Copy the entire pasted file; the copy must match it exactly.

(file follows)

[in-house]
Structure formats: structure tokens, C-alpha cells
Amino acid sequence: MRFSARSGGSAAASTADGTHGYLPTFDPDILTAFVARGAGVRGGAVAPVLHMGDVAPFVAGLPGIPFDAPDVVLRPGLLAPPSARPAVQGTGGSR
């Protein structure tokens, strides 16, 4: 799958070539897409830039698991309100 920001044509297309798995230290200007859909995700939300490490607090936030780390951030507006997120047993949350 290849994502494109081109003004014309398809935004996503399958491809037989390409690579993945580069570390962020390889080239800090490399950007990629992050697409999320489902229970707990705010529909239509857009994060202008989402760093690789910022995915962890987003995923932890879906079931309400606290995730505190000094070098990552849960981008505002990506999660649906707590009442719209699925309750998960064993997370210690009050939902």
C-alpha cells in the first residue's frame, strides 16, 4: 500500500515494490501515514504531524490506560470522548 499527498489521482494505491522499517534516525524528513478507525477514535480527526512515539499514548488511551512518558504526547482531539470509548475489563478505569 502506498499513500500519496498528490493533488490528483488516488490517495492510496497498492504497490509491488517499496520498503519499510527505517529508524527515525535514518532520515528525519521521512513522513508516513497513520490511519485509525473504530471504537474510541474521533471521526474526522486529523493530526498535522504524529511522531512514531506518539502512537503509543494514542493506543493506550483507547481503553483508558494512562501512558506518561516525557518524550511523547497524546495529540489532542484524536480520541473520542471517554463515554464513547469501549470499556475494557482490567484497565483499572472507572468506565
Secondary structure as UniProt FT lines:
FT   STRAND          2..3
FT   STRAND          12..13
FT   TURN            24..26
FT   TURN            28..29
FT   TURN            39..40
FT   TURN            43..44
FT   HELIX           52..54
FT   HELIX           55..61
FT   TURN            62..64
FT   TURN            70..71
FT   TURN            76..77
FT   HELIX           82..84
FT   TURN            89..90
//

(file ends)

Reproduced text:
[in-house]
Structure formats: structure tokens, C-alpha cells
Amino acid sequence: MRFSARSGGSAAASTADGTHGYLPTFDPDILTAFVARGAGVRGGAVAPVLHMGDVAPFVAGLPGIPFDAPDVVLRPGLLAPPSARPAVQGTGGSR
């Protein structure tokens, strides 16, 4: 799958070539897409830039698991309100 920001044509297309798995230290200007859909995700939300490490607090936030780390951030507006997120047993949350 290849994502494109081109003004014309398809935004996503399958491809037989390409690579993945580069570390962020390889080239800090490399950007990629992050697409999320489902229970707990705010529909239509857009994060202008989402760093690789910022995915962890987003995923932890879906079931309400606290995730505190000094070098990552849960981008505002990506999660649906707590009442719209699925309750998960064993997370210690009050939902």
C-alpha cells in the first residue's frame, strides 16, 4: 500500500515494490501515514504531524490506560470522548 499527498489521482494505491522499517534516525524528513478507525477514535480527526512515539499514548488511551512518558504526547482531539470509548475489563478505569 502506498499513500500519496498528490493533488490528483488516488490517495492510496497498492504497490509491488517499496520498503519499510527505517529508524527515525535514518532520515528525519521521512513522513508516513497513520490511519485509525473504530471504537474510541474521533471521526474526522486529523493530526498535522504524529511522531512514531506518539502512537503509543494514542493506543493506550483507547481503553483508558494512562501512558506518561516525557518524550511523547497524546495529540489532542484524536480520541473520542471517554463515554464513547469501549470499556475494557482490567484497565483499572472507572468506565
Secondary structure as UniProt FT lines:
FT   STRAND          2..3
FT   STRAND          12..13
FT   TURN            24..26
FT   TURN            28..29
FT   TURN            39..40
FT   TURN            43..44
FT   HELIX           52..54
FT   HELIX           55..61
FT   TURN            62..64
FT   TURN            70..71
FT   TURN            76..77
FT   HELIX           82..84
FT   TURN            89..90
//